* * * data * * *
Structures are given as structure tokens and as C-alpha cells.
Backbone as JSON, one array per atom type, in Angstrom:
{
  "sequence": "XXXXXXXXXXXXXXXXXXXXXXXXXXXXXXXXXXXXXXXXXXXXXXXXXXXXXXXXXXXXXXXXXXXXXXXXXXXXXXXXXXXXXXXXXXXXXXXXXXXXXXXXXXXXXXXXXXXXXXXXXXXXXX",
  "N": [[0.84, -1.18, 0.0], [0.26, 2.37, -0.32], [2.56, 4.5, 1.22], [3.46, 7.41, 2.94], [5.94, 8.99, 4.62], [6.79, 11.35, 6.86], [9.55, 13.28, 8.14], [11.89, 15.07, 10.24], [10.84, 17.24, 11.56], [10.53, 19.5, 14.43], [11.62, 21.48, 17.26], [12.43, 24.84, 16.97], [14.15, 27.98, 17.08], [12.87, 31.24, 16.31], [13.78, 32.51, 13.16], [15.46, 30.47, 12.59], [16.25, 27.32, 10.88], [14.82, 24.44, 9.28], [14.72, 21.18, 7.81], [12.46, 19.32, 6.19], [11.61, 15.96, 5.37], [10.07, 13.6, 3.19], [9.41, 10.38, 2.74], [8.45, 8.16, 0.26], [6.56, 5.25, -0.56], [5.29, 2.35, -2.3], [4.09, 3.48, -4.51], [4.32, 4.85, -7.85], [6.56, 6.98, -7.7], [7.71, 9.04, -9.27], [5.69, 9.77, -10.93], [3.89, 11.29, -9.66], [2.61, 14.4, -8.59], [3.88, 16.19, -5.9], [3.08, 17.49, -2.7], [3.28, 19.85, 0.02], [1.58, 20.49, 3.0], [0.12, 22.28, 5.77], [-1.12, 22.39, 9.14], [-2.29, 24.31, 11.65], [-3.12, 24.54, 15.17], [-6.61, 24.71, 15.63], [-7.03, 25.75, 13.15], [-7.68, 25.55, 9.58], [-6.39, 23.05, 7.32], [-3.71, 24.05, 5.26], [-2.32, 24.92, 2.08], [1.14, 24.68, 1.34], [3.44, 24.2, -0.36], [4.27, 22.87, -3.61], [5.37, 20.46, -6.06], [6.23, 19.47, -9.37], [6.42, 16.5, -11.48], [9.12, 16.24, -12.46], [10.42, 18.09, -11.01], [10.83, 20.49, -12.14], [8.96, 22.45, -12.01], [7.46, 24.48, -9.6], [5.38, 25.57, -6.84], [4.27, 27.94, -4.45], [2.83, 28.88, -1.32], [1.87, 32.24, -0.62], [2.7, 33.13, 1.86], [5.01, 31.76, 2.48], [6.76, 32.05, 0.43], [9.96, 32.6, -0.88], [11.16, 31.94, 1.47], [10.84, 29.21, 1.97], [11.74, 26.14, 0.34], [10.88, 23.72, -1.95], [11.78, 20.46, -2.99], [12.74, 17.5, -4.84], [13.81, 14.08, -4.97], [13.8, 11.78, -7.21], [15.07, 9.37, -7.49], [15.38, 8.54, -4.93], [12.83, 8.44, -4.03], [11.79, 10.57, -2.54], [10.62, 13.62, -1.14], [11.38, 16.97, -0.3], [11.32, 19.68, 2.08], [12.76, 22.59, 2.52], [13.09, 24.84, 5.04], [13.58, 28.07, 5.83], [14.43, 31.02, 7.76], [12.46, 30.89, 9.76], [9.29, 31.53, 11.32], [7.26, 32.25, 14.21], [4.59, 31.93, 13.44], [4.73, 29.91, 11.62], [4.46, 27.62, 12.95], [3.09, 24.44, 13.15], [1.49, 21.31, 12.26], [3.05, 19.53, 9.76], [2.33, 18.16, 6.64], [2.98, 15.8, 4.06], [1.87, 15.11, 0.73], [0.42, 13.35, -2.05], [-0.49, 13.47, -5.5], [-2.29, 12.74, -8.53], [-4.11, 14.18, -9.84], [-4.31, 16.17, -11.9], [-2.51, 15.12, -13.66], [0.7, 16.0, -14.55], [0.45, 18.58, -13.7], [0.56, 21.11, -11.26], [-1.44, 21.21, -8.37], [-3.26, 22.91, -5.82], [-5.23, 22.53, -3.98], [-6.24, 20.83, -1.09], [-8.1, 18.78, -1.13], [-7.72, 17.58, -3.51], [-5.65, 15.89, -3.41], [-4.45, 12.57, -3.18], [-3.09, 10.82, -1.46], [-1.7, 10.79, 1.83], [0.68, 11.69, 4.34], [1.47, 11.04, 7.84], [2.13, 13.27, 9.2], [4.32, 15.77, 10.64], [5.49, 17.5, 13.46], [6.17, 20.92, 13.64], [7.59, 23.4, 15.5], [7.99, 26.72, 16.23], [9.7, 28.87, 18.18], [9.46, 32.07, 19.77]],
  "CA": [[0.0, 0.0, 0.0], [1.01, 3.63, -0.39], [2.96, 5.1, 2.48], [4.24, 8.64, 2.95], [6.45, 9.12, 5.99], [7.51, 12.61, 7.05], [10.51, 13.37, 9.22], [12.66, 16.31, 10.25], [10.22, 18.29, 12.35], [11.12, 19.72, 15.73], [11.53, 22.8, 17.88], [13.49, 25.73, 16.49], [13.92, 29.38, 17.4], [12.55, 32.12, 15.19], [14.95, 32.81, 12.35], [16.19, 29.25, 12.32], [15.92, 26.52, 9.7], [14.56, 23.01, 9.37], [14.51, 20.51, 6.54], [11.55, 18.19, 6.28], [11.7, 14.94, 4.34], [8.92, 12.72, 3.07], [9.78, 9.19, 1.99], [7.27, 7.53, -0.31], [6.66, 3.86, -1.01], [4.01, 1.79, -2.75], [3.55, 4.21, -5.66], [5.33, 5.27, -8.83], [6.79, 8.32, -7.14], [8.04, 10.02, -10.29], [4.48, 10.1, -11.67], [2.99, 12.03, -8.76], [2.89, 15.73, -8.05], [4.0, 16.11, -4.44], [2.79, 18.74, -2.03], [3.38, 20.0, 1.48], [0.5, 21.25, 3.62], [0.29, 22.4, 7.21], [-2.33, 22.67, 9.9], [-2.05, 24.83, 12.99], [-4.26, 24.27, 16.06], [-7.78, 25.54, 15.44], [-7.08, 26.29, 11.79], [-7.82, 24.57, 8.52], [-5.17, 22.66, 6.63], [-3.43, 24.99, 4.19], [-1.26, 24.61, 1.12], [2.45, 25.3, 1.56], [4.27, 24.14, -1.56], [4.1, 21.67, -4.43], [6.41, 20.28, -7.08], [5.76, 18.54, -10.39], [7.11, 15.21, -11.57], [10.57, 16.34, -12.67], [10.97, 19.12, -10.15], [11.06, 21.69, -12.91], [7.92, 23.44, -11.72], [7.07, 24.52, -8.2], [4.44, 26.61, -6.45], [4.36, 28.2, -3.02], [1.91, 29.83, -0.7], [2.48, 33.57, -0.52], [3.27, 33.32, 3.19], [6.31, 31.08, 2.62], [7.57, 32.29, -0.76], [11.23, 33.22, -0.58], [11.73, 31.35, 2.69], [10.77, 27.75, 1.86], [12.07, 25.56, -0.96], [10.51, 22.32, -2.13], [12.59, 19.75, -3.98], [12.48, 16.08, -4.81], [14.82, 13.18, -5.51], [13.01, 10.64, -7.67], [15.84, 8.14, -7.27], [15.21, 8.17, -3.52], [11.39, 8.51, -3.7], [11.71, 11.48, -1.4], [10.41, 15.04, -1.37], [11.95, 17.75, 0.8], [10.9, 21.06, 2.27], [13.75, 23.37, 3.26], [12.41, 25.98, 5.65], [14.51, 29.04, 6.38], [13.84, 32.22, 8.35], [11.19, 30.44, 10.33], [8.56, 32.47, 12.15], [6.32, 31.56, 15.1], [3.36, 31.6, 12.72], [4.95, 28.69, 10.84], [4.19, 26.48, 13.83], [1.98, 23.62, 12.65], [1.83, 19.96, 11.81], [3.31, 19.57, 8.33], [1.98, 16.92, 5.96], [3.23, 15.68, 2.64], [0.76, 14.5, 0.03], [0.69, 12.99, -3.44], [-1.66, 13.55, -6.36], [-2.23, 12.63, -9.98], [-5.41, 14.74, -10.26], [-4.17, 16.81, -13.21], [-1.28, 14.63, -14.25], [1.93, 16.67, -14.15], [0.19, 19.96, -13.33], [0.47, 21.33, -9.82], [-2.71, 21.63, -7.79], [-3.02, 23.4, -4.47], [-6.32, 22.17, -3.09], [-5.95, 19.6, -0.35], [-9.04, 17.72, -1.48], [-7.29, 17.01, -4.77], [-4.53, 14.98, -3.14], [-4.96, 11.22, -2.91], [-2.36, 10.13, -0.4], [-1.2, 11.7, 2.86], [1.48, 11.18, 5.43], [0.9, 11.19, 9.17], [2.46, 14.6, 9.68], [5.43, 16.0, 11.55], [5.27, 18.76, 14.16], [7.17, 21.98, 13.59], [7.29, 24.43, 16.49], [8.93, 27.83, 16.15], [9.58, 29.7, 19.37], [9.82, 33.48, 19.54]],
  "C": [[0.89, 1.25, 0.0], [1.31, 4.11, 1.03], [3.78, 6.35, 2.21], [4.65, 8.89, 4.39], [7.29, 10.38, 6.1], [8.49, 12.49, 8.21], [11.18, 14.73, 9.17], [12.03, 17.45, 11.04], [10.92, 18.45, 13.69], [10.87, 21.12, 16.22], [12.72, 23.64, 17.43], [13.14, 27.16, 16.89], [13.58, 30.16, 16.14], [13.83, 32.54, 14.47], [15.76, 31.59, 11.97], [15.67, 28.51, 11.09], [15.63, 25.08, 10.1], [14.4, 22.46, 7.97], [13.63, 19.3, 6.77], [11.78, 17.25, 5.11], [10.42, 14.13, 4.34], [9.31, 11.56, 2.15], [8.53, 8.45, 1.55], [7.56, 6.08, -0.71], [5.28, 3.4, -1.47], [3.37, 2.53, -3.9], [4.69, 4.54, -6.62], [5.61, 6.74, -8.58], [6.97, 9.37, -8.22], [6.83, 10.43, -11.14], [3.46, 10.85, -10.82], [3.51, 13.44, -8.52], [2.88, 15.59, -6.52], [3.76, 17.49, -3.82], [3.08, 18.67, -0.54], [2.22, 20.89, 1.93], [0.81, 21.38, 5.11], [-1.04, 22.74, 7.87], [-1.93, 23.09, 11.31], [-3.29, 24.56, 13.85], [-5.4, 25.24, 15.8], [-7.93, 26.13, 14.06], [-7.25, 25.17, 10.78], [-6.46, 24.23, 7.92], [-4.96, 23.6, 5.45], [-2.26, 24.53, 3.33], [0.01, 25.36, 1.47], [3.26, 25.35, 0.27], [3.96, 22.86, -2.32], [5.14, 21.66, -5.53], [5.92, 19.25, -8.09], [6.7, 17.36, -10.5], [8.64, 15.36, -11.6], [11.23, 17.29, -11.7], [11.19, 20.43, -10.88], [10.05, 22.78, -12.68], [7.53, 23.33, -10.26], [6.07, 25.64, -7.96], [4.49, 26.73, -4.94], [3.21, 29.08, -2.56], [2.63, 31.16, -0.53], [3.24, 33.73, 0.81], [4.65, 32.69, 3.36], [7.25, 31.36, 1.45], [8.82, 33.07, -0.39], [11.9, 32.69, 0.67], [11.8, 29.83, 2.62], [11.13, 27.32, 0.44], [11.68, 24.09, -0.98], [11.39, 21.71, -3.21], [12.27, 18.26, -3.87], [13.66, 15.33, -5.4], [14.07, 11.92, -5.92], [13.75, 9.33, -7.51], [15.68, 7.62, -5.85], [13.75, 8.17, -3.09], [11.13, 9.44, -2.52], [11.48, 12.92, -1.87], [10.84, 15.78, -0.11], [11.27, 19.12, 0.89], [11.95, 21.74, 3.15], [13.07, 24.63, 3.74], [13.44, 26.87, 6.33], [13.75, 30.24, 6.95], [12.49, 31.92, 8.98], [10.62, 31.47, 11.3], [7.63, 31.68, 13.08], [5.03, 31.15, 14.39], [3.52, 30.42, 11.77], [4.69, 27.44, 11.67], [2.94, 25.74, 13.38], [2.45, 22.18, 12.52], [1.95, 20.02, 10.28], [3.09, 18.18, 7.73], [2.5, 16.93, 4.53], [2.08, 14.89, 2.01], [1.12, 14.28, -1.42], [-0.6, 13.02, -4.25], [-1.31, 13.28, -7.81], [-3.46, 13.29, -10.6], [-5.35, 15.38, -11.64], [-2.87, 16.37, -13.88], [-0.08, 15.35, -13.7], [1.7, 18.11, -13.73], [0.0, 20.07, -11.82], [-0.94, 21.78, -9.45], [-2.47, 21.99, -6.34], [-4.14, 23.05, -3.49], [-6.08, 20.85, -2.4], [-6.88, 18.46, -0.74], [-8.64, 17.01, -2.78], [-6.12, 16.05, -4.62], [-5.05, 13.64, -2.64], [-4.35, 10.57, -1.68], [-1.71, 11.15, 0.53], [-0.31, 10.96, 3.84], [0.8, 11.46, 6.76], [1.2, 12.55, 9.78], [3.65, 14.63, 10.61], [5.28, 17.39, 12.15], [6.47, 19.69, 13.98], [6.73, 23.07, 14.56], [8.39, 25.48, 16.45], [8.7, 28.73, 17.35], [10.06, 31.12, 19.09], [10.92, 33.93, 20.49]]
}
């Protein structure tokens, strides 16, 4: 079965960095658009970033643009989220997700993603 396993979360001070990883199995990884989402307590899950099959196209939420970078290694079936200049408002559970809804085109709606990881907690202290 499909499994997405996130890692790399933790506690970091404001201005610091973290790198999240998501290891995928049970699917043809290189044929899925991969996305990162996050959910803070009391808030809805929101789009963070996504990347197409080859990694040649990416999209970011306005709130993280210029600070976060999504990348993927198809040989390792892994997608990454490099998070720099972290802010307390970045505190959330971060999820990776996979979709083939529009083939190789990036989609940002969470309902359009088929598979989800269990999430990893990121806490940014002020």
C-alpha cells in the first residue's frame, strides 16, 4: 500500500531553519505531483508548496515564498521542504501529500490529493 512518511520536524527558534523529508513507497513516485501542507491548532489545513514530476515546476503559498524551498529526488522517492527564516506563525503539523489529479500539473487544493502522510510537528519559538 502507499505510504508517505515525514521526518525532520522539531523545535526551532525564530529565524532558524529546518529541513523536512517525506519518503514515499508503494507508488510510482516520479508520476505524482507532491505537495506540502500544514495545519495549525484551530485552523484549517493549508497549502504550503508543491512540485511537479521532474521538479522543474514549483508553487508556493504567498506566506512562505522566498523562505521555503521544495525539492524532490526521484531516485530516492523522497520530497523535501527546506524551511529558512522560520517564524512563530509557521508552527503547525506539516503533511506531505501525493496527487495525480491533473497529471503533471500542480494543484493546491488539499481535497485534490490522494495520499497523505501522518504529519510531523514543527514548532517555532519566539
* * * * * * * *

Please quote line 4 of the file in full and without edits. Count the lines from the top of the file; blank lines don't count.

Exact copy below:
  "sequence": "XXXXXXXXXXXXXXXXXXXXXXXXXXXXXXXXXXXXXXXXXXXXXXXXXXXXXXXXXXXXXXXXXXXXXXXXXXXXXXXXXXXXXXXXXXXXXXXXXXXXXXXXXXXXXXXXXXXXXXXXXXXXXX",